Of Mice and Men: Explore Your Action to Curley’s Other half
My preliminary response to the character of Curley’s better half was that of extreme dislike- I found Steinbeck to subtly bias us, as readers, against her, prior to she even made a physical look in the text. Upon reflection, I perceive Curley’s wife in some methods to be the most important figure in the novel- she is a key sign of temptation, and most of the story’s primary underlying themes: dreams, seclusion and isolation, for example, can be associated with her in some method.
To a degree, she can be blamed for the dreadful result of events, although technically, she disappears culpible than any of the other characters for what happens. The first thing that struck me about Curley’s spouse was that we never discover her real name. Without exception, she is constantly described in direct relation to Curley. I find this to be very crucial for a variety of reasons. Firstly, it suggests Curley’s possessive nature, and depicts his partner as a simple ‘belonging’ of his, instead of a partner or an equal.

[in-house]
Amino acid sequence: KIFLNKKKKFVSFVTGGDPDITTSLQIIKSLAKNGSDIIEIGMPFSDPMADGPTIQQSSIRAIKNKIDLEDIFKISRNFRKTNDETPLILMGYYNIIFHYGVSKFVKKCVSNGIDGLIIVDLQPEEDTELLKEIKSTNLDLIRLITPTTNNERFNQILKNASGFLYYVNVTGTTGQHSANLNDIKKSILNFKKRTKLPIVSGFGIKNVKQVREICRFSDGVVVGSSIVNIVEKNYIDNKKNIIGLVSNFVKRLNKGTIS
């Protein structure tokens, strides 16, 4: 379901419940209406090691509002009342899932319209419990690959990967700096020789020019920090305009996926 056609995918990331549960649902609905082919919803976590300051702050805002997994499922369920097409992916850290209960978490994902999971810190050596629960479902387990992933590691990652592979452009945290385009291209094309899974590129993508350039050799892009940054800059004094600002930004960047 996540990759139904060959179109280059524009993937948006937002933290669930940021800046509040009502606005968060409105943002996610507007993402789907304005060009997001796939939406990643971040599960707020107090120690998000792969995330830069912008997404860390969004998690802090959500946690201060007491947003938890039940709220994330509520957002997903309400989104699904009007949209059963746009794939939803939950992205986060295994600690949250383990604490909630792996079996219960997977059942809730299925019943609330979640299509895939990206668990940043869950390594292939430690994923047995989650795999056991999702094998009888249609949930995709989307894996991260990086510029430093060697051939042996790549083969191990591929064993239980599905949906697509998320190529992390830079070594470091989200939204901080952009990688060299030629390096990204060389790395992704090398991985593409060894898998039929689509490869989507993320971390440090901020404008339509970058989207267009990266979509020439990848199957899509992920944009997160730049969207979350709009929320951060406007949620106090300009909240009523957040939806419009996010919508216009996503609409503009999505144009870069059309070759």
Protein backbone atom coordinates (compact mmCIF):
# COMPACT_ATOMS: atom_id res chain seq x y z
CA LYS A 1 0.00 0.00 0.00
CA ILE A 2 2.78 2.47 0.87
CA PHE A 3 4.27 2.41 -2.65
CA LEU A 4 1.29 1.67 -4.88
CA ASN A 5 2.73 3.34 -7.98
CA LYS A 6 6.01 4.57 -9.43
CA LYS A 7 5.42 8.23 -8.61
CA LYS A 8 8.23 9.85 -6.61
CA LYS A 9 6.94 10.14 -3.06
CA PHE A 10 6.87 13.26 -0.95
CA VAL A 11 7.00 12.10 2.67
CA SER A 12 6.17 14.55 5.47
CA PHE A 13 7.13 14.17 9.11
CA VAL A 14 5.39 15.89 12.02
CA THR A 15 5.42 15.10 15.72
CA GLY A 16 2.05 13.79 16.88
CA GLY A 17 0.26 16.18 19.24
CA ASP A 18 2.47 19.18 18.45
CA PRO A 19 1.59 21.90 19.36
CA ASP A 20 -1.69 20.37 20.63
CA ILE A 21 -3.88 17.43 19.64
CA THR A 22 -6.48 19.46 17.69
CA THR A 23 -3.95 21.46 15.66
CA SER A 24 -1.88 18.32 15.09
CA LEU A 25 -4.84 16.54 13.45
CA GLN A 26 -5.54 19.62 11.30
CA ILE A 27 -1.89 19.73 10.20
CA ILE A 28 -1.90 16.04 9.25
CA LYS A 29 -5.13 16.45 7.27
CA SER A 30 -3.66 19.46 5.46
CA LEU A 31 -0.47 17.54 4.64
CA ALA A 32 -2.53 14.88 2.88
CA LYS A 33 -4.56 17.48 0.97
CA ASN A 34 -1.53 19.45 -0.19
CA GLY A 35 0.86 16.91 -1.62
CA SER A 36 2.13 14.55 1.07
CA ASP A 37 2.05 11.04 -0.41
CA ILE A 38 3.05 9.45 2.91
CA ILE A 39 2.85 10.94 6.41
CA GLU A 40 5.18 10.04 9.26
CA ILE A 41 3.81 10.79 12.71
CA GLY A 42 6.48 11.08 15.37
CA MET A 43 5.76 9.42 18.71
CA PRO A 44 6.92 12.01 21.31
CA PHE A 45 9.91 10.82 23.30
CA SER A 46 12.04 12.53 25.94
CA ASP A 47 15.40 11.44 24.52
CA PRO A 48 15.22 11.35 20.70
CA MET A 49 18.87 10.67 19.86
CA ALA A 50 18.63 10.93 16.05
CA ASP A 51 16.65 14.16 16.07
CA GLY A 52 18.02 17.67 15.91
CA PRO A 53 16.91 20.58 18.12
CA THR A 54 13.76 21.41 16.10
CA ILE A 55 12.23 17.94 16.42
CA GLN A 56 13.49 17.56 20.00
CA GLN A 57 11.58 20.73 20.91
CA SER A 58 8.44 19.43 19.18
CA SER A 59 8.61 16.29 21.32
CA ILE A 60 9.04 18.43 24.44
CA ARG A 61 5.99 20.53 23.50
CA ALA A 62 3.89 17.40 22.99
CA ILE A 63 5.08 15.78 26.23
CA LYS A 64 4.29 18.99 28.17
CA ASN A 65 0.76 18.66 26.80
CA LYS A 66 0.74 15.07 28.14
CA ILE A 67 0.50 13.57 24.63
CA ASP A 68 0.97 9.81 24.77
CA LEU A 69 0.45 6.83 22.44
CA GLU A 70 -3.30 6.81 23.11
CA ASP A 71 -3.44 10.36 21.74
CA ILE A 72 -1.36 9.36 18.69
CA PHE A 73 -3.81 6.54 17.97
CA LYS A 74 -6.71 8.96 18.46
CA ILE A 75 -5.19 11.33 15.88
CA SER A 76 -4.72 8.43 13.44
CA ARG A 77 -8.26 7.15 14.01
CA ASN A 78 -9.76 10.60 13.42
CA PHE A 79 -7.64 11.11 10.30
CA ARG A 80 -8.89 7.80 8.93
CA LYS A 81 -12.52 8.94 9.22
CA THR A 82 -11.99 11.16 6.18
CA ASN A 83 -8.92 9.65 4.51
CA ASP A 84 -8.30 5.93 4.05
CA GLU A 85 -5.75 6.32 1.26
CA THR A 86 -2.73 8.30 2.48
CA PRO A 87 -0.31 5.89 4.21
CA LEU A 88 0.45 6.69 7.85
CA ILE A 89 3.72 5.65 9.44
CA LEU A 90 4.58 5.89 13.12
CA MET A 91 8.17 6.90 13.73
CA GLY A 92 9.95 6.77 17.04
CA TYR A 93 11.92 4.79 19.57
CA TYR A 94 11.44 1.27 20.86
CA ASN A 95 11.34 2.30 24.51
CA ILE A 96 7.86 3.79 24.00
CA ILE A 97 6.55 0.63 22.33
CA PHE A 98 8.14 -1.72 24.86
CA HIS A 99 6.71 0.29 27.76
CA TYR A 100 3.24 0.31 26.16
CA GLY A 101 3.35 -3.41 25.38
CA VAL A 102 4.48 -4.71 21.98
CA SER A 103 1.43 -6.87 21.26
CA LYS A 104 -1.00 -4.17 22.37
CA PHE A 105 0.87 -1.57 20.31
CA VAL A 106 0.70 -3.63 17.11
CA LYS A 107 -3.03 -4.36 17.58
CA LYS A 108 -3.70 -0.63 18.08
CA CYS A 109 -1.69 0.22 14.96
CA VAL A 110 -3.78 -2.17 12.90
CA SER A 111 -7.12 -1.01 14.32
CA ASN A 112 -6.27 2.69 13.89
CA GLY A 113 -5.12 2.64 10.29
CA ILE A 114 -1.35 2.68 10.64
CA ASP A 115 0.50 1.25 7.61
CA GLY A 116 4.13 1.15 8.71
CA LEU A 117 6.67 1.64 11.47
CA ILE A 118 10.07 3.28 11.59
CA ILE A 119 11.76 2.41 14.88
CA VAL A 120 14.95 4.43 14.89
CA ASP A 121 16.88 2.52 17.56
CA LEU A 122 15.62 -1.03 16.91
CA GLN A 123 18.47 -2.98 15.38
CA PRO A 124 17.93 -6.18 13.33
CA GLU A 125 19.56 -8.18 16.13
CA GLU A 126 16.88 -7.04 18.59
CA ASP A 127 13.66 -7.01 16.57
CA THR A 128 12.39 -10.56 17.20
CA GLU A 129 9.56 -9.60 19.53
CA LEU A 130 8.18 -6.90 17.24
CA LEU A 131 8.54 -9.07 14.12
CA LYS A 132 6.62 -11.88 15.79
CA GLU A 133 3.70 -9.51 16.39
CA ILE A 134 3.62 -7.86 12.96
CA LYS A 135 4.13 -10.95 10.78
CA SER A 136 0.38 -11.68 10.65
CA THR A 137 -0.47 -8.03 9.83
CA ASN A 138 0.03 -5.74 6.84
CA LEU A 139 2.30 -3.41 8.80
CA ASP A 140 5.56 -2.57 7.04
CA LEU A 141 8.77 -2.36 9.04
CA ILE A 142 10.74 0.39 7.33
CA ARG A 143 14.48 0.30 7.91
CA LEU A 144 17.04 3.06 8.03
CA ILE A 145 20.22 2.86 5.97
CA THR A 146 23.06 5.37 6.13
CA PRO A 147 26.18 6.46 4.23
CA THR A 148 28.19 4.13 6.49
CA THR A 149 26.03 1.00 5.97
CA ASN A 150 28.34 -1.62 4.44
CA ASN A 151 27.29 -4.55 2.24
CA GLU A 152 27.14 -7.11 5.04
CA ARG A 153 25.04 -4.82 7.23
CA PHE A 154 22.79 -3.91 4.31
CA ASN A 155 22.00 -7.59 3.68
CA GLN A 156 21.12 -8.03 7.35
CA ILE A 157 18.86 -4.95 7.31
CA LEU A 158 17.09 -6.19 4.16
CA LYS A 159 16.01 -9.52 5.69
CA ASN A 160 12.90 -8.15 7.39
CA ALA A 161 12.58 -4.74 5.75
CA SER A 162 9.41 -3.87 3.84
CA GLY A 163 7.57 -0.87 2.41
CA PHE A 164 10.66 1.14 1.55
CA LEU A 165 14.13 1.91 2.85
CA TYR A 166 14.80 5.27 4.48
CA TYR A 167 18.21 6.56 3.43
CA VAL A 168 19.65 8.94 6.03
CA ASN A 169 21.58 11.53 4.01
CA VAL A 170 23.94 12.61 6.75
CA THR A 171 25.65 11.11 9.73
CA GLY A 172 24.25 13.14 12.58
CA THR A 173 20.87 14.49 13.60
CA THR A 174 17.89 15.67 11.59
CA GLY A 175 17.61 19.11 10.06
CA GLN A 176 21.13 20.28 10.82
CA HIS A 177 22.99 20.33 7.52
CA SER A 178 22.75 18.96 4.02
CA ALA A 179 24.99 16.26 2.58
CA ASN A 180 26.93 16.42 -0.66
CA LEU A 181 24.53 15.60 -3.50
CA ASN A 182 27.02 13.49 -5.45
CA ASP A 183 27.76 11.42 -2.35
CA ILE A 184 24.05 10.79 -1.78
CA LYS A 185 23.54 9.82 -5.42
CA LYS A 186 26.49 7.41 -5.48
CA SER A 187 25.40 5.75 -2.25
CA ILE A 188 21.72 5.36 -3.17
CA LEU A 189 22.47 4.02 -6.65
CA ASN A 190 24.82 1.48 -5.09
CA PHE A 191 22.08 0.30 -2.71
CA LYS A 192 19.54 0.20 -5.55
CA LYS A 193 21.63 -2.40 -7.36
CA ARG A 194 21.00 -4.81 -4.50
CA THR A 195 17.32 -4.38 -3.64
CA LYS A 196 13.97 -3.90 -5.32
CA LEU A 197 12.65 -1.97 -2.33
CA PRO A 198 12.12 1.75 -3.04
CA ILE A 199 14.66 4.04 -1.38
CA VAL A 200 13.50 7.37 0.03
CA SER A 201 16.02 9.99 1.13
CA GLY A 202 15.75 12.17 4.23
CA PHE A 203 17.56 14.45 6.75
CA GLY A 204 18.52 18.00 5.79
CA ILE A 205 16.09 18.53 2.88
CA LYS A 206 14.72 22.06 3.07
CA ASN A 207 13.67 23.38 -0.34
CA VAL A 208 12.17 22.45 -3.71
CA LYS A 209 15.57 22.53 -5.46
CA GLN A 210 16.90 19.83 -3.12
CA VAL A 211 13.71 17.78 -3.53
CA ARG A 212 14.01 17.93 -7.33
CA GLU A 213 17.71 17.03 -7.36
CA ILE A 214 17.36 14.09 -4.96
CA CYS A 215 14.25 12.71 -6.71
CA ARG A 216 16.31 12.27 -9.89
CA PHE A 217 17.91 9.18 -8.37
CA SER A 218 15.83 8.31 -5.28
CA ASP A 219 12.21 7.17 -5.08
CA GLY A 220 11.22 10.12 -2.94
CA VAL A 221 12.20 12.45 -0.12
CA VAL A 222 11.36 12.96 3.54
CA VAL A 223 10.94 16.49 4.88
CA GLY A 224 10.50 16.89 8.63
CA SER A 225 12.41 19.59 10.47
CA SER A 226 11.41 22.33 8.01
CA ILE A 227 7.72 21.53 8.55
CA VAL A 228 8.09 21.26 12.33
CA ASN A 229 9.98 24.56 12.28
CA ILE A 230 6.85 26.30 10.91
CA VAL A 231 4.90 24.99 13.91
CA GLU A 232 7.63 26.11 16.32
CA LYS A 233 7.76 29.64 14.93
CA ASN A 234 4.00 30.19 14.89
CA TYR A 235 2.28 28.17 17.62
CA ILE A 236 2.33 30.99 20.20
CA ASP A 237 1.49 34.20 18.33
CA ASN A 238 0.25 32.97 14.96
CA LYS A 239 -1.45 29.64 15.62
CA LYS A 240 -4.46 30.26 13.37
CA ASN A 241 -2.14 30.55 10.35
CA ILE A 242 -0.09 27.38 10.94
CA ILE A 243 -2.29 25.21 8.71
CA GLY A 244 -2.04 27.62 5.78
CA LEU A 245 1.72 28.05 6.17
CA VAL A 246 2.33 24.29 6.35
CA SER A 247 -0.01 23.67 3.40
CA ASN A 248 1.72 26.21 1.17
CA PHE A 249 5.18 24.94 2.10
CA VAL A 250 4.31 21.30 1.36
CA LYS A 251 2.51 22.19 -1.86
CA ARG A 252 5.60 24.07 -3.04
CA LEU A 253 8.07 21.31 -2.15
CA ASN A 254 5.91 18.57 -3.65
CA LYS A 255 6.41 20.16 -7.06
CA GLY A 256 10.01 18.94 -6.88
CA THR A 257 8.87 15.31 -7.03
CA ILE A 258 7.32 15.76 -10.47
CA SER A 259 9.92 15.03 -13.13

Second of all, and particularly more prominently, is the method which her being anonymous instantly develops Curley’s spouse as a sign rather than a character. The other males considerably view her as a symbol of temptation- ‘Wait’ll you see Curley’s spouse.’ She is extremely certainly different to all the other individuals in the story; Curley’s wife is the only female character in the unique, and is in addition a stereotype of ladies: a diversion and a provocation, explained really early on as ‘having the eye’ for other men despite being wed, and looked at as a ‘tart’ and a ‘looloo,’ in the unrefined words of the cattle ranch employees.
I feel, after reading the unique, that Steinbeck presents Curley’s wife in a generally negative light, at least initially. Prior to she even appears in person, the men discuss her, and our opinion of her is already securely influenced by what they state. She is referred to as ‘prison bait,’ and physically referred to as moving and acting in an intriguing, even promiscuous way- having ‘full, rouged lips,’ ‘heavily comprised.’ Particular elements of her look are described as red in colour, such as her painted fingernails and the feathers attached to her dress.